At least you don't have to wait for the paint to dry.
There was a cold spell in certain parts of the globe that are not known for cold weather. In the US a few weeks ago the entire state of Texas got hit, though some places in the South Dakota plains saw temperatures plunge all the way to -40 degrees Fahrenheit. That's actually cold enough where the Celsius and Fahrenheit scales match, so it's not the best time to go outside. But sometimes, you just gotta get that car painted.
Enter the crazy crew from Garage 54, where frigid temperatures are no big deal. They have a Lada – as they often do – and it's in dire need of some exterior enhancement. A paint job is in order, and doing it inside the shop just won't fly. The risk of getting overspray on trash cans is too high, so with the sun shining brightly outside, the spray work moves outdoors. Granted, with an air temperature of -22 F (-30 C) it's a bit cold but hey, it'll still work. Right?
Anyone with the most basic understanding of paint knows this absolutely won't work, or at least, it won't work well. Colder temperatures slow the drying process, but extreme cold will simply freeze the paint. Even with water separators in use, there's inevitably some moisture in the mix and that's seen rather dramatically as the first coat of paint is applied to the bonnet. At such cold temperatures that moisture freezes instantly, resulting in an extremely rough coat of paint that actually has ice ridges. And forget about letting the paint dry. It froze long before that could happen.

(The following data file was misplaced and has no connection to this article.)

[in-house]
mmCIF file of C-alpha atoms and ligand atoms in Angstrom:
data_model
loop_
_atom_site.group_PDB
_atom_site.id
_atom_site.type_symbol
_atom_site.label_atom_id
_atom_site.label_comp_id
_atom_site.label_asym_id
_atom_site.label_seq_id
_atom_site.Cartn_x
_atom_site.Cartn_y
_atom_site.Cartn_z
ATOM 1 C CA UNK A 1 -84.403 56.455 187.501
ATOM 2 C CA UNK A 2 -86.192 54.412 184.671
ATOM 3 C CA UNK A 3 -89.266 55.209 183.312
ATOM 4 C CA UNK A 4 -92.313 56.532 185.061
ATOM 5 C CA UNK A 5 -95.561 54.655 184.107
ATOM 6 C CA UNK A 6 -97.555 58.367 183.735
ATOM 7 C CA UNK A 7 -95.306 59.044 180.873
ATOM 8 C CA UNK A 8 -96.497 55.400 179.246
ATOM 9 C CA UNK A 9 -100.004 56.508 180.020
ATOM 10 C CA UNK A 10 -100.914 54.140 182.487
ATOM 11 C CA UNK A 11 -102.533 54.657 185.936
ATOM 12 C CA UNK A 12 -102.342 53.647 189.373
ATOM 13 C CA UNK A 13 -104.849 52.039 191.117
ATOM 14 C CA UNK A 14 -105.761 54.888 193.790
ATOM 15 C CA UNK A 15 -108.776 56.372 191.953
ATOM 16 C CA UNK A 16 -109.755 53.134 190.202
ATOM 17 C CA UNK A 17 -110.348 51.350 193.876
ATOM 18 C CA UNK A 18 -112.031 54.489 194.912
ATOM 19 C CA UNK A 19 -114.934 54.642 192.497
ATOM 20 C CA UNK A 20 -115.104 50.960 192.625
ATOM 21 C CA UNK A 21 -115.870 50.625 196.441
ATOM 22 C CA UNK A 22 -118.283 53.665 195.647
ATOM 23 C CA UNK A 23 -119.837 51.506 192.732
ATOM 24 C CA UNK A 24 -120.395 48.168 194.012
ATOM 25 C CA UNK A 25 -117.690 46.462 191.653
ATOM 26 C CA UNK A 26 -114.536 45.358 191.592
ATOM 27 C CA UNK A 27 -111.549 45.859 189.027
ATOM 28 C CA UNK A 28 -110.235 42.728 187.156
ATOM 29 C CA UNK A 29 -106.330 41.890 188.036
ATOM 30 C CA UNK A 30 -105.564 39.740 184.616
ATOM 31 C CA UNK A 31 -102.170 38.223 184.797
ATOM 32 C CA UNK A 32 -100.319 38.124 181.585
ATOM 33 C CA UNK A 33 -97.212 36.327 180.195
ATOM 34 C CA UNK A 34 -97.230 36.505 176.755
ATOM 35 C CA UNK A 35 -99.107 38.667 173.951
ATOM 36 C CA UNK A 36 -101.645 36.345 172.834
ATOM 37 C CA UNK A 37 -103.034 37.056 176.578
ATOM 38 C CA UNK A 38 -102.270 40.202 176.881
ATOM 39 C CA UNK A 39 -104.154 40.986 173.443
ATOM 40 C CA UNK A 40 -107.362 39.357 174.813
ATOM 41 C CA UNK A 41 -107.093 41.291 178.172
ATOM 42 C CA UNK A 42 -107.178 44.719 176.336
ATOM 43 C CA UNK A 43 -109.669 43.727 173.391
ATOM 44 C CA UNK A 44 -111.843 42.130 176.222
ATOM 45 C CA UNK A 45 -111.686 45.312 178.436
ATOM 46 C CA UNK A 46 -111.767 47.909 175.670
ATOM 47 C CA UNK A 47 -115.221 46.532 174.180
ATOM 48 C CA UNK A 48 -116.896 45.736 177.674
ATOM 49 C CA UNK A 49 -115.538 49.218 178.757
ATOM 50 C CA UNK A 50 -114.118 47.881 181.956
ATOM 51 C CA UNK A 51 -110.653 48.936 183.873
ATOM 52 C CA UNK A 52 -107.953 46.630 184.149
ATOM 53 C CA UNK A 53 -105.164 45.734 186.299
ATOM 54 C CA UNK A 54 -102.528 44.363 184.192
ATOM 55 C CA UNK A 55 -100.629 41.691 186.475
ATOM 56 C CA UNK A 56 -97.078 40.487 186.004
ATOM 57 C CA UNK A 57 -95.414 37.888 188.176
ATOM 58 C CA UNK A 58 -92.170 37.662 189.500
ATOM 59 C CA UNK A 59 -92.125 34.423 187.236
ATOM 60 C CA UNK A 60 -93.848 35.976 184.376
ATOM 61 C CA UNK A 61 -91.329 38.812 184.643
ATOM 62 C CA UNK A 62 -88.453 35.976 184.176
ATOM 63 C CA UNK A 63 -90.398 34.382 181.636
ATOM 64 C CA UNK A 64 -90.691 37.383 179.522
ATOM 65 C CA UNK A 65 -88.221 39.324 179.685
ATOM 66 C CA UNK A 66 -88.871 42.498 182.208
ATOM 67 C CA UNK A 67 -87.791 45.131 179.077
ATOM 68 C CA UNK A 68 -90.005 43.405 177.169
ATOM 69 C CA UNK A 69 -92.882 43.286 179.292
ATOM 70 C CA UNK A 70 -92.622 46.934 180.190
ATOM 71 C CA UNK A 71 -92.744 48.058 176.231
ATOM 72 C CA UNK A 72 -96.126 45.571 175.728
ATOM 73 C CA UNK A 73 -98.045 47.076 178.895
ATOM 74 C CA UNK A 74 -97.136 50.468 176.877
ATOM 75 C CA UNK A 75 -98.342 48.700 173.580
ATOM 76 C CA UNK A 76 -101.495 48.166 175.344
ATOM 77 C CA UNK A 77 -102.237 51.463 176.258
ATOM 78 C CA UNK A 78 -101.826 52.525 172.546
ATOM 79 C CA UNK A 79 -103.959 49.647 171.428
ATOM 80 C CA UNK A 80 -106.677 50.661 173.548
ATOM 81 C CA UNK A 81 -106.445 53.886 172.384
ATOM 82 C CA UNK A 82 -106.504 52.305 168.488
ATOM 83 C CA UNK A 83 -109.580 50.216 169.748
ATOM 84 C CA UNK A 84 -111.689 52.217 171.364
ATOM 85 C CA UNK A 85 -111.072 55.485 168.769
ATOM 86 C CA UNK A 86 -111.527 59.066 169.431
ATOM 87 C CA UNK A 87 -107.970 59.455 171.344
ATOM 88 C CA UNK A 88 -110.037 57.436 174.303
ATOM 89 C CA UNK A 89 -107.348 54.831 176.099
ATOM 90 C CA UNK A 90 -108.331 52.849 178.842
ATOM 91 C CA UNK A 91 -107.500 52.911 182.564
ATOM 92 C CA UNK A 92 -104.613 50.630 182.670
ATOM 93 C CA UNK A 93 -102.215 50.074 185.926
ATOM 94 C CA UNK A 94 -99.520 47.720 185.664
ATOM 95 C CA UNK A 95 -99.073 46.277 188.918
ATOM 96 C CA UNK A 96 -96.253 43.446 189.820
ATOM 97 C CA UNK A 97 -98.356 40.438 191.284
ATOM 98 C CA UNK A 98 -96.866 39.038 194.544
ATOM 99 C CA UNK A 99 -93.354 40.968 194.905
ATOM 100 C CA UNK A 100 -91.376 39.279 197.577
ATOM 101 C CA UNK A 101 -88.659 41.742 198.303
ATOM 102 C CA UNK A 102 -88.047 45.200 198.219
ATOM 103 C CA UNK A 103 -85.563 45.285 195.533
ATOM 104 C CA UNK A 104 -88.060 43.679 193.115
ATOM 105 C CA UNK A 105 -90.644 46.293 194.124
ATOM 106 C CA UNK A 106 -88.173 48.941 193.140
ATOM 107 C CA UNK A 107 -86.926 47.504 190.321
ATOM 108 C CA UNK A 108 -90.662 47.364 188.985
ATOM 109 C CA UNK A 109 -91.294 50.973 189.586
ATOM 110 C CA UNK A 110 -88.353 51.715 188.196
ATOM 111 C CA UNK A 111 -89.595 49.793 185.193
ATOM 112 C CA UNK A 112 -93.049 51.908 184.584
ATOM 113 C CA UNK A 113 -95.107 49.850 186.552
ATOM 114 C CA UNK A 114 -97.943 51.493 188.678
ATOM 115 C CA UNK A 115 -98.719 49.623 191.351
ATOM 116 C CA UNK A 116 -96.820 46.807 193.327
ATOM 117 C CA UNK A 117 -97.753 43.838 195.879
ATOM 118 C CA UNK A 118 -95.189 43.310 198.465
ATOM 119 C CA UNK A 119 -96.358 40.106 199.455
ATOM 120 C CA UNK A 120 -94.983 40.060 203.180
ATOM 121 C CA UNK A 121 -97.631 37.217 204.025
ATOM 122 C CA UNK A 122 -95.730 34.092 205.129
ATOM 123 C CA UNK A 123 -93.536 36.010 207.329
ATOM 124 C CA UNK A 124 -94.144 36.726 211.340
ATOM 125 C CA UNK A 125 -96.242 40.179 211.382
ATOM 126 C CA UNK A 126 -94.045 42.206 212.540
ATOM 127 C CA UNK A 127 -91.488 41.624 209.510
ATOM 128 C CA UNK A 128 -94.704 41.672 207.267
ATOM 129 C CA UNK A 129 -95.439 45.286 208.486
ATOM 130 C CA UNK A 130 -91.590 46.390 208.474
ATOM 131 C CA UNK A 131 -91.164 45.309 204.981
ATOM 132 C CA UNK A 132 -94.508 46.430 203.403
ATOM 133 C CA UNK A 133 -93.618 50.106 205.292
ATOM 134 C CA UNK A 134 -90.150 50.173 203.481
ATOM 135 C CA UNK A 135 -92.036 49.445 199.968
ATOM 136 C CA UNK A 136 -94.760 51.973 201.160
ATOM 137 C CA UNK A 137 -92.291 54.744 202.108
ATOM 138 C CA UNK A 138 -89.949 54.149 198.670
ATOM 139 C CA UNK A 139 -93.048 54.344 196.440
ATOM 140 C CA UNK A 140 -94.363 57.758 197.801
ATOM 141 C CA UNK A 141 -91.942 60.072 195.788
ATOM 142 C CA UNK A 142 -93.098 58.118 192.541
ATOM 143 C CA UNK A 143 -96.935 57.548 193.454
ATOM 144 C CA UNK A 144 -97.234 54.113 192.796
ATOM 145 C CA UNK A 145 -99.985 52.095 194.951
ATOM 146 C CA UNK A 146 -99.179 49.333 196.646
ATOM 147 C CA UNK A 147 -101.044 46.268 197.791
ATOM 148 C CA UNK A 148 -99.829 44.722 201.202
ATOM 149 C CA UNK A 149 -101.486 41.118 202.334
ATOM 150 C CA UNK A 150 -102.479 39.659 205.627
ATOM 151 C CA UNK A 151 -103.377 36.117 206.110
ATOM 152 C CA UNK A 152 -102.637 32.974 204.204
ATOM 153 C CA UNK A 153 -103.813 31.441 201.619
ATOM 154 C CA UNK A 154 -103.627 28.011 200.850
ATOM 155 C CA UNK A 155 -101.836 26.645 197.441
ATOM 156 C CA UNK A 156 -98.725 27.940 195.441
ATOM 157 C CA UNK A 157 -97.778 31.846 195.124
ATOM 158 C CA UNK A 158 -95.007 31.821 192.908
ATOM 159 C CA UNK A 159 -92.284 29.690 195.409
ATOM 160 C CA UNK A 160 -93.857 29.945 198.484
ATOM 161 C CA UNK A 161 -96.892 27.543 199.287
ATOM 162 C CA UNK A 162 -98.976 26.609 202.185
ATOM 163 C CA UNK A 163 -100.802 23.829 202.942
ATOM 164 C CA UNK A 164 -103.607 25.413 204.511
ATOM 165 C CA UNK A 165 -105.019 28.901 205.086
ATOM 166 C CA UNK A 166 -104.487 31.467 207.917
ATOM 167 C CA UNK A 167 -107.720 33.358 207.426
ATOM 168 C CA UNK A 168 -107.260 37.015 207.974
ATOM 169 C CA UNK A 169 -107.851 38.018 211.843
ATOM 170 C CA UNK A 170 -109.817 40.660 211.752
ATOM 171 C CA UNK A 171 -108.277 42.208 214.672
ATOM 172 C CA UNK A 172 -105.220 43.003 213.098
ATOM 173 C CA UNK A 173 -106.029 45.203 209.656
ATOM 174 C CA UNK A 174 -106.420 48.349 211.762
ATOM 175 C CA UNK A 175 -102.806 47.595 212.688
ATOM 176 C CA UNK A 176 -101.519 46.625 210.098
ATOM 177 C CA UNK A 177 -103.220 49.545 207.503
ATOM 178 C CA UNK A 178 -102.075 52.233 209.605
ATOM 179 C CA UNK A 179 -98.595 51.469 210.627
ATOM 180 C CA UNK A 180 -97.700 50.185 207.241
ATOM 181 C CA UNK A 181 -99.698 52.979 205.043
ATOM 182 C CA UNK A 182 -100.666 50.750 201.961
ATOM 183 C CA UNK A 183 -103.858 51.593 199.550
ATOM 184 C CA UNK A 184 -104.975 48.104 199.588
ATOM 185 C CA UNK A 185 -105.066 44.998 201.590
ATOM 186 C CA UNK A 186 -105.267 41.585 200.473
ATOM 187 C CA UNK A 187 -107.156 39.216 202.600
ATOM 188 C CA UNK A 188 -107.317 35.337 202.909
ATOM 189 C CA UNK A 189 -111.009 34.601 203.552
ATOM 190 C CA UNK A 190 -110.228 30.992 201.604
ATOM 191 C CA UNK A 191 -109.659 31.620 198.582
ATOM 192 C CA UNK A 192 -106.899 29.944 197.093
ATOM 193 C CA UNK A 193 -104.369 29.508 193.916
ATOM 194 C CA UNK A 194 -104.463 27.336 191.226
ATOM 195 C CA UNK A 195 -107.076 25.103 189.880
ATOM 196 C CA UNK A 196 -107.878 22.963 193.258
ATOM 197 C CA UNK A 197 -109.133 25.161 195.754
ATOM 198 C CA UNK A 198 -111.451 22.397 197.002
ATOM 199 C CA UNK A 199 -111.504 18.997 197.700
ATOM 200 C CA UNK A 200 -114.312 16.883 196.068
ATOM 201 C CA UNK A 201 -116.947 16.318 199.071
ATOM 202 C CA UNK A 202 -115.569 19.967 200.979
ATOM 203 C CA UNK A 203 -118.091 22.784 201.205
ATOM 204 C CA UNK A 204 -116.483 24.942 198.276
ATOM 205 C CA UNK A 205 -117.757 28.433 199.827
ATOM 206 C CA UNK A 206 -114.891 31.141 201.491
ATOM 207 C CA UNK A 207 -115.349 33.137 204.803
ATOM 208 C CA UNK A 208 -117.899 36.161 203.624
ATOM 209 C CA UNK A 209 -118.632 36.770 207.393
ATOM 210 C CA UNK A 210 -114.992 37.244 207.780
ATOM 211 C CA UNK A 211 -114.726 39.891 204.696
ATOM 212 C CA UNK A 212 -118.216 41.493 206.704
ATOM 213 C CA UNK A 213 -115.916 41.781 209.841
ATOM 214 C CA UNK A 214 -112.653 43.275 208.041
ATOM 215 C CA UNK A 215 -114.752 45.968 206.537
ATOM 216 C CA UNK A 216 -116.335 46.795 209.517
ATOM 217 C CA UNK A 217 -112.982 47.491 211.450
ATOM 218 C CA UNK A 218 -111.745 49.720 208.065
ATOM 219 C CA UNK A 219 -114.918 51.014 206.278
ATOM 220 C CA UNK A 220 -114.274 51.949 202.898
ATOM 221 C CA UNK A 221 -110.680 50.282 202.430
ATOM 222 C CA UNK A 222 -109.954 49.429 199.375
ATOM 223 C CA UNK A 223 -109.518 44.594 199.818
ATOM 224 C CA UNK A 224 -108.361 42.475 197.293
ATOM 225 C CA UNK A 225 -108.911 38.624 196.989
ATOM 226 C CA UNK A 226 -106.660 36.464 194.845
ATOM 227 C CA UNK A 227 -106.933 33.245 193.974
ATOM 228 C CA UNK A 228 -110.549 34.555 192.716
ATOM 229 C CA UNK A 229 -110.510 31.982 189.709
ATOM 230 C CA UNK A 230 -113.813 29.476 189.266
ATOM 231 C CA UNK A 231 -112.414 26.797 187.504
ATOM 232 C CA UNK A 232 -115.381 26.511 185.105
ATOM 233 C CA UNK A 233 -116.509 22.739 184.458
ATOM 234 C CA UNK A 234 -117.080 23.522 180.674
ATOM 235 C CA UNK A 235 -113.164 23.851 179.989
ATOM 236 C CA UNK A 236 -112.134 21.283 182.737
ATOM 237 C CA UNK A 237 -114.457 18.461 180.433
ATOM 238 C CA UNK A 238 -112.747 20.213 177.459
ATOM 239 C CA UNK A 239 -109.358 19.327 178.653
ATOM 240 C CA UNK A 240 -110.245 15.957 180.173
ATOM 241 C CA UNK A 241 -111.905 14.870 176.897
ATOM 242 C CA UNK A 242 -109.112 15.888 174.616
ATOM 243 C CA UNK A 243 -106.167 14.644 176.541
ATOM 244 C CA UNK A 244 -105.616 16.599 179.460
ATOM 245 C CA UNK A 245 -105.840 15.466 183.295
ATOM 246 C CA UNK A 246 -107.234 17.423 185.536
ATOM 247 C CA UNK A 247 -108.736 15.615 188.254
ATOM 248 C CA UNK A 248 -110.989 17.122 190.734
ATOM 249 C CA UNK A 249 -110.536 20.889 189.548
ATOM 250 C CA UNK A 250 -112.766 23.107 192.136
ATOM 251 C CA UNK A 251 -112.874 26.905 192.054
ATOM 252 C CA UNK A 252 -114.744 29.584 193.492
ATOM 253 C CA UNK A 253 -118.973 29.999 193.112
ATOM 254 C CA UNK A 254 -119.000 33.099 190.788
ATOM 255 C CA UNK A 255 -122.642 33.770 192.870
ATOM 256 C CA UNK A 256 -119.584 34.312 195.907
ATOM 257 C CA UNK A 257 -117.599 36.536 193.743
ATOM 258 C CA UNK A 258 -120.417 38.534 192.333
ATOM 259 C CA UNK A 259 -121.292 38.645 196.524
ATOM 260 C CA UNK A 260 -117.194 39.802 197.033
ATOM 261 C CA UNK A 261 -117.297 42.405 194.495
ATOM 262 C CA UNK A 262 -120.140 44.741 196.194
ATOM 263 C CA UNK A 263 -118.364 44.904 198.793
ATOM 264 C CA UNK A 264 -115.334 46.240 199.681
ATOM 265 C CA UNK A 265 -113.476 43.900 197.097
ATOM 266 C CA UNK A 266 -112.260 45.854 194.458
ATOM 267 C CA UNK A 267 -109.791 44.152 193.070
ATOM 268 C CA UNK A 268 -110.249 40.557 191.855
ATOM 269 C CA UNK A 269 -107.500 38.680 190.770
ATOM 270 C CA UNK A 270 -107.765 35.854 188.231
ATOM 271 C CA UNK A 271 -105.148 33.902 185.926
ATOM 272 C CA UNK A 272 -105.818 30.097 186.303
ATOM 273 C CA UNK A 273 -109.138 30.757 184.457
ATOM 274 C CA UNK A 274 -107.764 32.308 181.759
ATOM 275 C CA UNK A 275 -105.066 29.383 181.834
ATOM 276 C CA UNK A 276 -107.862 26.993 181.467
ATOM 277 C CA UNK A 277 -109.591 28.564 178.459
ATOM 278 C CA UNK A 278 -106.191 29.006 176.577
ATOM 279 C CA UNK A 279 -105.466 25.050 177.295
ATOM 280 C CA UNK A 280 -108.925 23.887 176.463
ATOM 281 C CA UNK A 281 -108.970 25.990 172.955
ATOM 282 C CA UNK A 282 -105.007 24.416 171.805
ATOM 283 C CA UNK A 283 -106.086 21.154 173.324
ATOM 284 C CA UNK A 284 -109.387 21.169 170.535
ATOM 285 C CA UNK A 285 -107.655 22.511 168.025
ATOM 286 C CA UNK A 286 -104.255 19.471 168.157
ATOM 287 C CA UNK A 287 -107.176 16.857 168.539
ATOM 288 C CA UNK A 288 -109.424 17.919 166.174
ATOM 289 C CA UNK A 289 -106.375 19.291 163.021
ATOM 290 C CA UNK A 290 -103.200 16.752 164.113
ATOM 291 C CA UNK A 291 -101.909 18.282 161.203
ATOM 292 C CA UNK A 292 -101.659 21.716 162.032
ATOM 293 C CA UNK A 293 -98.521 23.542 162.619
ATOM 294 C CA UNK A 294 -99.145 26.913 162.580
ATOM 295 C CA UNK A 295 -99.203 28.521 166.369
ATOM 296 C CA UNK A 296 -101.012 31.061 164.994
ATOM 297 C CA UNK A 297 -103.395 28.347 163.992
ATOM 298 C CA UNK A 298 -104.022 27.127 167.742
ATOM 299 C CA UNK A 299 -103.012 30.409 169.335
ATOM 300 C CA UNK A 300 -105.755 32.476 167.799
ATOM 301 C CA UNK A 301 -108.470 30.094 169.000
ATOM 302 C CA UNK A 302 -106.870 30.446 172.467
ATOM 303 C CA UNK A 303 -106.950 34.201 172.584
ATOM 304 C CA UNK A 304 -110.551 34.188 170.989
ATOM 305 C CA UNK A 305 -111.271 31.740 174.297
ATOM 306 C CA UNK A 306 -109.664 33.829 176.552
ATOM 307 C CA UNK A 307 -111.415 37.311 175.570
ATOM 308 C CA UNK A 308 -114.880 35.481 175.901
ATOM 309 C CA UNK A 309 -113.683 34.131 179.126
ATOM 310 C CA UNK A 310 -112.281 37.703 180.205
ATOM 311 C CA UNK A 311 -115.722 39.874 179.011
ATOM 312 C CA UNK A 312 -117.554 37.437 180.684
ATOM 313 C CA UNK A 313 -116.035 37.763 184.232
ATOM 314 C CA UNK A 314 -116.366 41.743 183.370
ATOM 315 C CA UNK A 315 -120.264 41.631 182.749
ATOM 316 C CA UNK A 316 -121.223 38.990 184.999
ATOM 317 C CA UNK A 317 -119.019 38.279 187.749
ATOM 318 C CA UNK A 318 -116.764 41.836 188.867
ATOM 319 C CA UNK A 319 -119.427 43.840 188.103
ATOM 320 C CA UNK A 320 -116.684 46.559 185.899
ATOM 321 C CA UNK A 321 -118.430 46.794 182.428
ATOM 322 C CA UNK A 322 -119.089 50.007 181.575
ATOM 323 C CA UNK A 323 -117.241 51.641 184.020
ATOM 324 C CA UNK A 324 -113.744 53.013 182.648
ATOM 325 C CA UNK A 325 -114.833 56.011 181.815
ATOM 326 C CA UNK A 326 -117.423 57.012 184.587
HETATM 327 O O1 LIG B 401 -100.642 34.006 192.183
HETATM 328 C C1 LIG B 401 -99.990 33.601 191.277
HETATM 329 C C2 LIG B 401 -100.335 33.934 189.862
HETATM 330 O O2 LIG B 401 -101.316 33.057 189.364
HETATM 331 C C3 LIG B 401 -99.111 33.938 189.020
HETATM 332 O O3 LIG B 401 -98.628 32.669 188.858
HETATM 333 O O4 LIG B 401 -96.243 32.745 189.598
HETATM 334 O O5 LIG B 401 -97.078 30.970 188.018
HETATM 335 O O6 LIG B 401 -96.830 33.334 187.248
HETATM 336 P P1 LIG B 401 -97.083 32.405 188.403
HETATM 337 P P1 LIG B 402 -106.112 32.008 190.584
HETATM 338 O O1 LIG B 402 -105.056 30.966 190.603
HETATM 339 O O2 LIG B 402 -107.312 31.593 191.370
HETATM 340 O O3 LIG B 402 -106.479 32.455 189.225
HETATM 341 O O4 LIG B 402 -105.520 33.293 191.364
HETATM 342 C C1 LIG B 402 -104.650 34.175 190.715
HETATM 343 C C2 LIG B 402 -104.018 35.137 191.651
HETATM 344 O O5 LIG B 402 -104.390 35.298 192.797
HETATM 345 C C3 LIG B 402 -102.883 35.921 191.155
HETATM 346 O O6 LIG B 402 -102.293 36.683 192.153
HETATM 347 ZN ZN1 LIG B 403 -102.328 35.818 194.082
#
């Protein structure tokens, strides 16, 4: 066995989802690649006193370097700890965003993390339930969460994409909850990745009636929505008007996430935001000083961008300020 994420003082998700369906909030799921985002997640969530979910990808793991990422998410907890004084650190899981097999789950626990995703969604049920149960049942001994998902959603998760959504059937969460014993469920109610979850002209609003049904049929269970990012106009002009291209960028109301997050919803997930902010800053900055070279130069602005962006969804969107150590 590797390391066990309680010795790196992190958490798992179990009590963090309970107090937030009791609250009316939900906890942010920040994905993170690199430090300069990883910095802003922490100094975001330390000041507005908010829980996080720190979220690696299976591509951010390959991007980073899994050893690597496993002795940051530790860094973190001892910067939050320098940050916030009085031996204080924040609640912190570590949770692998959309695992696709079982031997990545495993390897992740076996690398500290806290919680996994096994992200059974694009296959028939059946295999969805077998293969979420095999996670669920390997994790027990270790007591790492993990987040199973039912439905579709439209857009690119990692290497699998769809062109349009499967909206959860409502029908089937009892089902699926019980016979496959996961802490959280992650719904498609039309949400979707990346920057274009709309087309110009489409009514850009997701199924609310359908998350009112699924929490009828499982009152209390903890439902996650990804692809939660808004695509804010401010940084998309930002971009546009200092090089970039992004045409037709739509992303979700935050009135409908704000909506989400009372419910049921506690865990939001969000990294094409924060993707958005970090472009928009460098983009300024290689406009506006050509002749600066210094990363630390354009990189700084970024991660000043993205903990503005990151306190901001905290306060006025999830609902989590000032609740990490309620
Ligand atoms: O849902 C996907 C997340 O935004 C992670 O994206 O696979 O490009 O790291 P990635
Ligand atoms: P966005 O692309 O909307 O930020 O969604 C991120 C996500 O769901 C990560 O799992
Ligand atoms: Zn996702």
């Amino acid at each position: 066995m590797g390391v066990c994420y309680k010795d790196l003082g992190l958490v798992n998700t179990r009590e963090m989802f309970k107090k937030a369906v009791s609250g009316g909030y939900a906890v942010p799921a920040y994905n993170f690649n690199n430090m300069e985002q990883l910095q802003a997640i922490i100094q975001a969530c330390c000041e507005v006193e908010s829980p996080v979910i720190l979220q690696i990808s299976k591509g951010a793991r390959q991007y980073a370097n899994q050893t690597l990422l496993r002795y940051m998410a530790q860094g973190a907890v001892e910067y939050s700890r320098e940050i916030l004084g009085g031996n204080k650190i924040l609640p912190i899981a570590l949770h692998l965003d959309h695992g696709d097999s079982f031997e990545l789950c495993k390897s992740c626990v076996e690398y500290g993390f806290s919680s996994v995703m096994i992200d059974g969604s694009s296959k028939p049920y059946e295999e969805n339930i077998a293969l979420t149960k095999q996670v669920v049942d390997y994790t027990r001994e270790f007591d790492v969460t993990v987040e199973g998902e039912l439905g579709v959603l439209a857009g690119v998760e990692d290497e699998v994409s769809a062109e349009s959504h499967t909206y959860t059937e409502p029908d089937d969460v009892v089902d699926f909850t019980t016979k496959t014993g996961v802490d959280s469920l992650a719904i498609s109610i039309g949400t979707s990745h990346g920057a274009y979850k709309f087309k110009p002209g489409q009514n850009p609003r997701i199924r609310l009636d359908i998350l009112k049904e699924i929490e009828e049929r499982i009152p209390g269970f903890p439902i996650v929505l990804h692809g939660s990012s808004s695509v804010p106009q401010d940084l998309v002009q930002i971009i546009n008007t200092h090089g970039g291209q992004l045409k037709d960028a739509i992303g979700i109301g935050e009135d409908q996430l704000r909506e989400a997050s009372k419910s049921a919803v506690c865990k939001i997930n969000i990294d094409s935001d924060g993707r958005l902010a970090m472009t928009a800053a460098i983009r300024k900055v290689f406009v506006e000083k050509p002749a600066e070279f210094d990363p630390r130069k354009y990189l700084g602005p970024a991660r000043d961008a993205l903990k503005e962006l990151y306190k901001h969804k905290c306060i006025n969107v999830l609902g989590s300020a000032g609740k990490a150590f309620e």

Surprisingly, the paint at least stayed fluid long enough to actually lay down on the car. After sitting outside in sub-zero weather for four hours, the Lada was brought back inside and as it warmed up, the full scope of the frozen endeavour was understood. The bumpy ice towers in the paint thawed and left craters, and the cold temperatures also trapped moisture within the paint, leading to hazy spots. Still, the paint ultimately stuck to the car, though it's debatable whether it was an actual improvement.
What's the moral of this story? Wait until it's warm if you really want a nice paint job.